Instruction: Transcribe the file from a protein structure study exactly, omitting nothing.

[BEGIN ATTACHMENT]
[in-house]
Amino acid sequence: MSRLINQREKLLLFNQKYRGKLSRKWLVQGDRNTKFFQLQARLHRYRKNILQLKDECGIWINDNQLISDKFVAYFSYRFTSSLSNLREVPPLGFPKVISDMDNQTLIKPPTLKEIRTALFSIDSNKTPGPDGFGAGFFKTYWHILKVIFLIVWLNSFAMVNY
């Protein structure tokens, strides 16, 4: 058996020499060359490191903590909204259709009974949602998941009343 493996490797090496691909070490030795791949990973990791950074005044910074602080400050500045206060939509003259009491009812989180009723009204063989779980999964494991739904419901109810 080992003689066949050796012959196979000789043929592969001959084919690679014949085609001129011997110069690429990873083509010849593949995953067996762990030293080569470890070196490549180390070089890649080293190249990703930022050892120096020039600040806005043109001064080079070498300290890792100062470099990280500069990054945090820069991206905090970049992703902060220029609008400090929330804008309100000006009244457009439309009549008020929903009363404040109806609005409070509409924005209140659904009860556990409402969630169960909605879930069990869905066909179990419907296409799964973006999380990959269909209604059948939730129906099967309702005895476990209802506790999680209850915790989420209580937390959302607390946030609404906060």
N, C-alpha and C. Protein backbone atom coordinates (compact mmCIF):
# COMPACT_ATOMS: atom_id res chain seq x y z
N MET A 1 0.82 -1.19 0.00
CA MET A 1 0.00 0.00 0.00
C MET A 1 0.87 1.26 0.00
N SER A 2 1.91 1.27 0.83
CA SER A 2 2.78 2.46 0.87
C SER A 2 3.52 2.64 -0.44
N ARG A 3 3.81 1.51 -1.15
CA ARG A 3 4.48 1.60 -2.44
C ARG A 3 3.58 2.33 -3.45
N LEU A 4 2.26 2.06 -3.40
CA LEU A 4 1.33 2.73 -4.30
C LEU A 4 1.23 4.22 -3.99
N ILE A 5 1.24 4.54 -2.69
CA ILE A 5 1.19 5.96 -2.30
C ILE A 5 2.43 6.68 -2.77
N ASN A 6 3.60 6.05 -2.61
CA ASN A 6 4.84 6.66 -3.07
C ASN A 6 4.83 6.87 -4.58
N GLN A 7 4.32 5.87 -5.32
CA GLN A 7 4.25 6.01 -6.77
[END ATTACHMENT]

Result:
[in-house]
Amino acid sequence: MSRLINQREKLLLFNQKYRGKLSRKWLVQGDRNTKFFQLQARLHRYRKNILQLKDECGIWINDNQLISDKFVAYFSYRFTSSLSNLREVPPLGFPKVISDMDNQTLIKPPTLKEIRTALFSIDSNKTPGPDGFGAGFFKTYWHILKVIFLIVWLNSFAMVNY
């Protein structure tokens, strides 16, 4: 058996020499060359490191903590909204259709009974949602998941009343 493996490797090496691909070490030795791949990973990791950074005044910074602080400050500045206060939509003259009491009812989180009723009204063989779980999964494991739904419901109810 080992003689066949050796012959196979000789043929592969001959084919690679014949085609001129011997110069690429990873083509010849593949995953067996762990030293080569470890070196490549180390070089890649080293190249990703930022050892120096020039600040806005043109001064080079070498300290890792100062470099990280500069990054945090820069991206905090970049992703902060220029609008400090929330804008309100000006009244457009439309009549008020929903009363404040109806609005409070509409924005209140659904009860556990409402969630169960909605879930069990869905066909179990419907296409799964973006999380990959269909209604059948939730129906099967309702005895476990209802506790999680209850915790989420209580937390959302607390946030609404906060």
N, C-alpha and C. Protein backbone atom coordinates (compact mmCIF):
# COMPACT_ATOMS: atom_id res chain seq x y z
N MET A 1 0.82 -1.19 0.00
CA MET A 1 0.00 0.00 0.00
C MET A 1 0.87 1.26 0.00
N SER A 2 1.91 1.27 0.83
CA SER A 2 2.78 2.46 0.87
C SER A 2 3.52 2.64 -0.44
N ARG A 3 3.81 1.51 -1.15
CA ARG A 3 4.48 1.60 -2.44
C ARG A 3 3.58 2.33 -3.45
N LEU A 4 2.26 2.06 -3.40
CA LEU A 4 1.33 2.73 -4.30
C LEU A 4 1.23 4.22 -3.99
N ILE A 5 1.24 4.54 -2.69
CA ILE A 5 1.19 5.96 -2.30
C ILE A 5 2.43 6.68 -2.77
N ASN A 6 3.60 6.05 -2.61
CA ASN A 6 4.84 6.66 -3.07
C ASN A 6 4.83 6.87 -4.58
N GLN A 7 4.32 5.87 -5.32
CA GLN A 7 4.25 6.01 -6.77